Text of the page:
I am a sole parent mum with a young son who is in primary school. In April this year, the home I grew up in and lived in for decades was sold by my father who lives interstate, and I only found out after the settlement. My son and I are now facing imminent homelessness.
My son has serious health issues, including multiple food allergies, anaphylaxis and asthma, that have constrained my ability to look for and secure paid employment. Since last year, I have been transferred from the parenting payment single to the jobseeker payment, which is substantially lower. This payment, which was designed to support an out-of-work adult, is now expected to be enough for a parent and child to live on – an impossibility with the exorbitant cost of rent these days.
My son’s father is estranged and moved overseas. He pays just $30 a fortnight in child support. The local housing organisation repeatedly tells me there is no public or social housing available and the waiting time is 15 years. There is no transitional or priority housing available, so mums like me and their children are often forced to sleep on friends’ couches or in cars.
Our new prime minister has spoken extensively about being brought up by a single mum in public housing, as if to indicate that anyone in Australia can get ahead and end up at the top. Well, maybe that was the case when he was a child and Gough Whitlam was prime minister. Australian life has become a lot harsher for those with less, and the safety net for low-income single parent families has all but disappeared.
So, what are some possible solutions to this crisis?
Prioritise public and social housing for sole parent families so that the threat of homelessness is not a reality for mums and their kids.
Increase rent assistance in line with market value rental prices. The maximum rent assistance a single parent can receive is $85 a week, but you can’t even find a basic two-bedroom unit for under $350 a week.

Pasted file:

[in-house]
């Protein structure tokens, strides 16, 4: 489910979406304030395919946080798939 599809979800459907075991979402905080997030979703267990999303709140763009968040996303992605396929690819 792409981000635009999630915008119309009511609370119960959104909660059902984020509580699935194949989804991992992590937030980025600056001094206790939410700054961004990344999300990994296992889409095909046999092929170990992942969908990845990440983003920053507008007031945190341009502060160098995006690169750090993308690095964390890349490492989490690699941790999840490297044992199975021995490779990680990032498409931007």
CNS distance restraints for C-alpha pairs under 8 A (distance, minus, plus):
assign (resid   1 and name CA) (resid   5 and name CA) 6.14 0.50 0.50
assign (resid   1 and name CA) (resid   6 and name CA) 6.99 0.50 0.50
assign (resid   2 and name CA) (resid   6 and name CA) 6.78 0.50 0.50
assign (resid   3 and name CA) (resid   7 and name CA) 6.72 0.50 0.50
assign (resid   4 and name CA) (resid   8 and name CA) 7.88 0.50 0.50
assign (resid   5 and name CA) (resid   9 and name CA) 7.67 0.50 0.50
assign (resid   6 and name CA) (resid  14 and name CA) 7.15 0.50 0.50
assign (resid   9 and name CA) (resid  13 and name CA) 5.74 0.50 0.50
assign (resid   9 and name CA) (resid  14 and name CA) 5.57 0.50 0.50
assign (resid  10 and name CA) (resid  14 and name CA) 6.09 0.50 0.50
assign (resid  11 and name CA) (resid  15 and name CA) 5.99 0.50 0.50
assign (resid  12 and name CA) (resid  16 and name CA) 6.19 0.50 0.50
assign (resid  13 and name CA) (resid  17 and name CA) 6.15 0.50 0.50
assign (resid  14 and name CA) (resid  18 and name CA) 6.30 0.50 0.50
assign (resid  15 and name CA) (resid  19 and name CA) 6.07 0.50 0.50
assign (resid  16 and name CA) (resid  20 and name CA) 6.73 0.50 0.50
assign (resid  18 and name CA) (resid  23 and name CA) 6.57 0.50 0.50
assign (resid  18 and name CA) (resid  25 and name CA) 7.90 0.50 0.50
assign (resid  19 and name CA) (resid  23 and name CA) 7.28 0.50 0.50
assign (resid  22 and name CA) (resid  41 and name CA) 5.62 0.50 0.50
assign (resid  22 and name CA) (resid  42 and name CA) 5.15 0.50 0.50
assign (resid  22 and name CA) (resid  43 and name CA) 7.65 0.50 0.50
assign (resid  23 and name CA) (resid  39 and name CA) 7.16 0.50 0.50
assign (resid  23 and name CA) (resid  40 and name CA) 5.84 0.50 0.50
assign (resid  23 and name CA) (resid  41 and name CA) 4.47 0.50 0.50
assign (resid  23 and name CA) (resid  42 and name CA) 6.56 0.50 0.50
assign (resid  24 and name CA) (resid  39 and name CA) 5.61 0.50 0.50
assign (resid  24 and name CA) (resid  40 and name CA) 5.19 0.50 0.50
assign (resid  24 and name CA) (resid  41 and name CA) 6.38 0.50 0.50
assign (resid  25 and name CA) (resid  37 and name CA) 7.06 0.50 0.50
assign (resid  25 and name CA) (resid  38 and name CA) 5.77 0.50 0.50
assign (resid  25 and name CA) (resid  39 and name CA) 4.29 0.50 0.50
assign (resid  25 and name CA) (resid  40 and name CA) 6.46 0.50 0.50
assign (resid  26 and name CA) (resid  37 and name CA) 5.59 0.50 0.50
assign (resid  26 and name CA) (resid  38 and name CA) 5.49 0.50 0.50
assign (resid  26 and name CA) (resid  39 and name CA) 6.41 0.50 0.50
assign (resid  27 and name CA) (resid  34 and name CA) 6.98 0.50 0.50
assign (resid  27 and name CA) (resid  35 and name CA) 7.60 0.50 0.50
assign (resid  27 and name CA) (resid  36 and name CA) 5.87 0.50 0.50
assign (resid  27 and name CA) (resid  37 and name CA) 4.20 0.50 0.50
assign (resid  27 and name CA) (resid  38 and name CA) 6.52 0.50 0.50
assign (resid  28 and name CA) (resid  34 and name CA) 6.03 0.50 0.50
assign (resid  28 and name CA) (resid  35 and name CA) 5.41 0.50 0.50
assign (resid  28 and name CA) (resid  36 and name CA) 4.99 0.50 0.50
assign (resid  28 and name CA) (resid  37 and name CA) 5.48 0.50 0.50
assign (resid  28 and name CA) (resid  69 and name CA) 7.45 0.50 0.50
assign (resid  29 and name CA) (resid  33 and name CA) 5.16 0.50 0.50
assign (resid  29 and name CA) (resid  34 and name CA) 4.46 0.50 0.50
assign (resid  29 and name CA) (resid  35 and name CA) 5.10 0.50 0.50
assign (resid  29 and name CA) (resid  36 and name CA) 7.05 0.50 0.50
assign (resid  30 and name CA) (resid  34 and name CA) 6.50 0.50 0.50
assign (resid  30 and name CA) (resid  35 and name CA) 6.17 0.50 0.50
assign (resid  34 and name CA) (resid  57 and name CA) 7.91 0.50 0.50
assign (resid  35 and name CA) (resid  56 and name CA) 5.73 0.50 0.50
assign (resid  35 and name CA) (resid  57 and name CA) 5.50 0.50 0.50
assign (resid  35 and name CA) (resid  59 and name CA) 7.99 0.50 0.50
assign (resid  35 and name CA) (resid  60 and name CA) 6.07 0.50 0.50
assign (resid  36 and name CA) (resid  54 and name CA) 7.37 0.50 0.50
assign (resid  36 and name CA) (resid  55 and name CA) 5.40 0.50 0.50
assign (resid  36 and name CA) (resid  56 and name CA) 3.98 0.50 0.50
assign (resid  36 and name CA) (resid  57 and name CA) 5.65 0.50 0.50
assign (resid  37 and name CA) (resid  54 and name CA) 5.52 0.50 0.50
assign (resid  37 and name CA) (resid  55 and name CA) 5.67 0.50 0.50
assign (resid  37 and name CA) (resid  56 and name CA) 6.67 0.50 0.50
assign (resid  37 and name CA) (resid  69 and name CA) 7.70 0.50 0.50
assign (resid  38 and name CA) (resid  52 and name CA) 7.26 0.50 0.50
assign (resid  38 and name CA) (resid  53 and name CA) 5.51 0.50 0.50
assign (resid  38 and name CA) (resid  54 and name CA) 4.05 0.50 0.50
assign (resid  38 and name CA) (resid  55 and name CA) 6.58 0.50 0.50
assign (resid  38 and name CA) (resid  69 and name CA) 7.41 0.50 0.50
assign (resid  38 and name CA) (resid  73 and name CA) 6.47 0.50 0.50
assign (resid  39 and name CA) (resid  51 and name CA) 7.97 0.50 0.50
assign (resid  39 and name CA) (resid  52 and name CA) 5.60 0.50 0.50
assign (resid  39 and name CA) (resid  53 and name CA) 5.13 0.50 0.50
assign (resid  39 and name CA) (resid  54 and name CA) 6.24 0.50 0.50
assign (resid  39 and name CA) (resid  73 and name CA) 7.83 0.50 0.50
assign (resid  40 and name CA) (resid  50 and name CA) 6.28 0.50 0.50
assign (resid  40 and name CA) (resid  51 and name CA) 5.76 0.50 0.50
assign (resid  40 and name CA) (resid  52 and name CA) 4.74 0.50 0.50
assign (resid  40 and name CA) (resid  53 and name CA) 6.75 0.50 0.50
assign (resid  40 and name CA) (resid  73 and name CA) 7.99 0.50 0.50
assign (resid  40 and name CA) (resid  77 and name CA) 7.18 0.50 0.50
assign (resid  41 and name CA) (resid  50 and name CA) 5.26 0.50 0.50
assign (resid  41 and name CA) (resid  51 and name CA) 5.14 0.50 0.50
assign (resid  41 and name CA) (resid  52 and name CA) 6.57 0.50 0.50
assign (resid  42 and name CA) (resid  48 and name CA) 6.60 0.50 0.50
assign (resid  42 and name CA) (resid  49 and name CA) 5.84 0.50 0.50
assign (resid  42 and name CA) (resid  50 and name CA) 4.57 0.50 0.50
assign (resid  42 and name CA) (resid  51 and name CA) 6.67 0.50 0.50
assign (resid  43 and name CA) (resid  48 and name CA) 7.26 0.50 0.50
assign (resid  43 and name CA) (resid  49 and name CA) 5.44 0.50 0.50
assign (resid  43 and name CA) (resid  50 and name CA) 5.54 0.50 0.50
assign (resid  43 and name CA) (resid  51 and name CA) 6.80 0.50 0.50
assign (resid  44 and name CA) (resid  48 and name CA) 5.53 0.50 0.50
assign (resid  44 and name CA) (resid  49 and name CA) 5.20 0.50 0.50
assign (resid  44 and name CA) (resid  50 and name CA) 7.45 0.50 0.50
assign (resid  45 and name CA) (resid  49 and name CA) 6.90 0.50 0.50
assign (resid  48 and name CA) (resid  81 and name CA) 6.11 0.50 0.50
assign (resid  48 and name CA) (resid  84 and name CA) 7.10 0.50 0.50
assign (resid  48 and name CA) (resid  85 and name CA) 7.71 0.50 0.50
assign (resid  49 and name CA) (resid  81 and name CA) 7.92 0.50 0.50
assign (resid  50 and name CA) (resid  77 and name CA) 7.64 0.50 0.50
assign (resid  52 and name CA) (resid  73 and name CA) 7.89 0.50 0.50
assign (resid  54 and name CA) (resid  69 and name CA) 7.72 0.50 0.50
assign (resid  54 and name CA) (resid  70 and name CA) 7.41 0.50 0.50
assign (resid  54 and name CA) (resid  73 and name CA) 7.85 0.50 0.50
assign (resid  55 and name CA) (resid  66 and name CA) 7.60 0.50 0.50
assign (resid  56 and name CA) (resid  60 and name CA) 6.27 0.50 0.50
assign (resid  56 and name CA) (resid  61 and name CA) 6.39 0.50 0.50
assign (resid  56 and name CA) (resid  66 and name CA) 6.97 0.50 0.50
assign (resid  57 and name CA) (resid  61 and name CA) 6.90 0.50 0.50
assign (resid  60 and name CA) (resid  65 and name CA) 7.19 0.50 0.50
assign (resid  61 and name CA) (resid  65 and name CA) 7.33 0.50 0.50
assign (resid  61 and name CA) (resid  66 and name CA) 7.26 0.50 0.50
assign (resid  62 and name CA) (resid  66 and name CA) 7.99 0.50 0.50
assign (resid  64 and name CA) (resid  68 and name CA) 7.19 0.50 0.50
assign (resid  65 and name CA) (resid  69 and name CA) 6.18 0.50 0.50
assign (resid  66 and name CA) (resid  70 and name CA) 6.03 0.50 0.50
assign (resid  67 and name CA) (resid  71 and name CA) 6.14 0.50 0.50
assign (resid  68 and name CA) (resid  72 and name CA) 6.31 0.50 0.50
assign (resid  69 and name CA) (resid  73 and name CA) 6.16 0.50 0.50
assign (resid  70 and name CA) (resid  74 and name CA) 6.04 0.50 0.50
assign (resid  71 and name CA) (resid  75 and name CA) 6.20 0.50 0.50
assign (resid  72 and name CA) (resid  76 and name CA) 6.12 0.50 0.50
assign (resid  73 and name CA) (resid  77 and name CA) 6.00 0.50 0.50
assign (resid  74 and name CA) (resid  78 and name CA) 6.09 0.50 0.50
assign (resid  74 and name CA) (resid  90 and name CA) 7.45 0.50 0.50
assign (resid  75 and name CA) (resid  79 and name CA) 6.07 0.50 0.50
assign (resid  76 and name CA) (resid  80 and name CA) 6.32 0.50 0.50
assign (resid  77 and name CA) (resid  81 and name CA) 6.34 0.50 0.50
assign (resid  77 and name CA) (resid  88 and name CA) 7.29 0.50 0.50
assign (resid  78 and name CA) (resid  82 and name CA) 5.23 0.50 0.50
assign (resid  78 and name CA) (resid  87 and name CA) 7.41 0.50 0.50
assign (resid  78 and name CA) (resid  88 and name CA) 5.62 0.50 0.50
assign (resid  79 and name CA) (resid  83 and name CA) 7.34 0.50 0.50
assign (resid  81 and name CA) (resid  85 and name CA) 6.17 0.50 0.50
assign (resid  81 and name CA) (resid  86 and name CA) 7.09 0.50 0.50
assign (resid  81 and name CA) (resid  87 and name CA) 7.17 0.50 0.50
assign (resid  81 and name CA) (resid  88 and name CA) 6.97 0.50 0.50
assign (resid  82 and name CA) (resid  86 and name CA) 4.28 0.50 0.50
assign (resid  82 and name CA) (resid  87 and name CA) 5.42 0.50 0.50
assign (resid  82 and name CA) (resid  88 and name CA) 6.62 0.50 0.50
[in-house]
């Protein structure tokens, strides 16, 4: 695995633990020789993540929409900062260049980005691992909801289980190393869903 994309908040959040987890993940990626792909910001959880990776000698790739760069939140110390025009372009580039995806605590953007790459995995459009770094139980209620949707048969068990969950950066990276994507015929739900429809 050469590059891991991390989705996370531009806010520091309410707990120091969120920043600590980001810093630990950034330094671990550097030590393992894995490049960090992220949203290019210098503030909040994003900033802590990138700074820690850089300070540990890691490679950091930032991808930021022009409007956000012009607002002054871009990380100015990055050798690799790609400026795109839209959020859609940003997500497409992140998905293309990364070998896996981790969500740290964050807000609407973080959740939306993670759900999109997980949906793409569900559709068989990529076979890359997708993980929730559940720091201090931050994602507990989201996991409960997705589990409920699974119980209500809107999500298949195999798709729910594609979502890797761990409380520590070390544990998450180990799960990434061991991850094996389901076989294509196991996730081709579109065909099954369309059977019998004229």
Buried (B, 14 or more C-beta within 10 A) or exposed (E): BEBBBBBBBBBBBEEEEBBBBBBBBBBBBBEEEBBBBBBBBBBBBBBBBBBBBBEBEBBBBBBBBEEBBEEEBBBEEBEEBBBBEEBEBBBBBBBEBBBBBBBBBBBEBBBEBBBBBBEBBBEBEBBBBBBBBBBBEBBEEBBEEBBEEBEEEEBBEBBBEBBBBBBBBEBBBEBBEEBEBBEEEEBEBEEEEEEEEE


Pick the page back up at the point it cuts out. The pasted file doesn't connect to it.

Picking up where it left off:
Cap rental prices so that families on low incomes are not having to pay more than 30% of their income on rent, which is the benchmark used by real estate agencies to determine if an applicant can afford a rental.
Reinstate the parenting payment single until our children turn 16 at an amount we can actually live on.
Increase jobseeker and other payments for sole parents. The additional coronavirus supplement went some way to alleviating poverty and buffering the burden of the increasingly high cost of living, but that ended in March 2021.
I have tried to contact the prime minister before and after he was elected to put forward viable options to help sole parent families in my situation, but I have only ever received a stock-standard email reply and never any follow-up. I would put it to Anthony Albanese that if he was a child of a sole parent today, he would be living in poverty and likely be homeless, as governments are doing absolutely nothing to address the housing crisis and stubbornly refuse to lift welfare payments above the poverty line.
My greatest fear is that soon my son and I will be forced to leave our home with no options or support. Without addressing the dire housing crisis in Australia, there is no way that people can find paid employment or hold down a job. In psychology, Maslow’s hierarchy of needs has housing as the most fundamental human need by which all else follows. In other words, housing is a basic human right and should not be for-profit as is the case in Australia today with so many investors driving prices sky-high. We are far from the days when Robert Menzies made home ownership affordable across the board.
Instead of punishing low-income families, and in particular sole parent families, by forcing them into homelessness and a life of poverty with increasing costs of living, help them get a foot on the ladder and a chance to find adequate employment by enabling them to have a safe and secure roof over their heads. This would provide a fair go for all, improve people’s physical and mental health and make Australia once again a great place to live.
The author is a sole parent who lives in Melbourne. She has requested her name not be published